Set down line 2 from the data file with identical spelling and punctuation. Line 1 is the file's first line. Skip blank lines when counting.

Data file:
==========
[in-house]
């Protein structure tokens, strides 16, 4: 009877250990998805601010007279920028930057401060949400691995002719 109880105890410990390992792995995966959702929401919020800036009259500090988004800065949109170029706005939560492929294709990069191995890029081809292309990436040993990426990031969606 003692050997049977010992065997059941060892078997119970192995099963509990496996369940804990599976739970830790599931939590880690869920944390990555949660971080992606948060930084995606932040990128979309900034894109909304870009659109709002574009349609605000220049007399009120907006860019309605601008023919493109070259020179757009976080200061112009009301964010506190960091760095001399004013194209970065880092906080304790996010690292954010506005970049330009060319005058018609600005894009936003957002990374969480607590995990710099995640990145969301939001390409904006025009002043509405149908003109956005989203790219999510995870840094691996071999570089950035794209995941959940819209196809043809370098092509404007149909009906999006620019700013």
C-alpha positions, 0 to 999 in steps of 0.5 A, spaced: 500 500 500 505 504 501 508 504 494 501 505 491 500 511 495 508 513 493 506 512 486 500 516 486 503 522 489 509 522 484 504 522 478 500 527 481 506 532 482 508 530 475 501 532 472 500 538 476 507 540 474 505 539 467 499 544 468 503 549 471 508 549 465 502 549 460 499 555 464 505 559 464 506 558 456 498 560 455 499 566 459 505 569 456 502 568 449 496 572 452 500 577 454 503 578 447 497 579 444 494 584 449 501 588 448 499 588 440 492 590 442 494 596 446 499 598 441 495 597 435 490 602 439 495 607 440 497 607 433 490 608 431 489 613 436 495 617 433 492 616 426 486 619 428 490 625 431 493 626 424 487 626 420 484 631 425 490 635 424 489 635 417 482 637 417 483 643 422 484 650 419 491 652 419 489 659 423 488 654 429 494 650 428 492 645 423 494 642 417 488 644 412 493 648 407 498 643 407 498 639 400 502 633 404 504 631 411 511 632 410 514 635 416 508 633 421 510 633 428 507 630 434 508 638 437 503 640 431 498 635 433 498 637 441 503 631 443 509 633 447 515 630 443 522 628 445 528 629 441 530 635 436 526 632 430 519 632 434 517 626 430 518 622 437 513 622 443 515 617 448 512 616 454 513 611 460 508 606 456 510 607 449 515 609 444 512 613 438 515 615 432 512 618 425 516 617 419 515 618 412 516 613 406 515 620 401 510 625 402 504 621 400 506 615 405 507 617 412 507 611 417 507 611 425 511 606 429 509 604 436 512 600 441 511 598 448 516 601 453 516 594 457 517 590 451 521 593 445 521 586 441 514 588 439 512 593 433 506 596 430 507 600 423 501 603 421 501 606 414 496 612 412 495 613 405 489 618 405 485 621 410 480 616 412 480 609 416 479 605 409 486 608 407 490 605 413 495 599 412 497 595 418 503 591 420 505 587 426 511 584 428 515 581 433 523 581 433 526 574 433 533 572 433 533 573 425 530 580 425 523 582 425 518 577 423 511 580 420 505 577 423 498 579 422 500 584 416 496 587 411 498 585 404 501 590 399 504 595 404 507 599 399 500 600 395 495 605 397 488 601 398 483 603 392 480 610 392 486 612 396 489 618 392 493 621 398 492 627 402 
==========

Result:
């Protein structure tokens, strides 16, 4: 009877250990998805601010007279920028930057401060949400691995002719 109880105890410990390992792995995966959702929401919020800036009259500090988004800065949109170029706005939560492929294709990069191995890029081809292309990436040993990426990031969606 003692050997049977010992065997059941060892078997119970192995099963509990496996369940804990599976739970830790599931939590880690869920944390990555949660971080992606948060930084995606932040990128979309900034894109909304870009659109709002574009349609605000220049007399009120907006860019309605601008023919493109070259020179757009976080200061112009009301964010506190960091760095001399004013194209970065880092906080304790996010690292954010506005970049330009060319005058018609600005894009936003957002990374969480607590995990710099995640990145969301939001390409904006025009002043509405149908003109956005989203790219999510995870840094691996071999570089950035794209995941959940819209196809043809370098092509404007149909009906999006620019700013």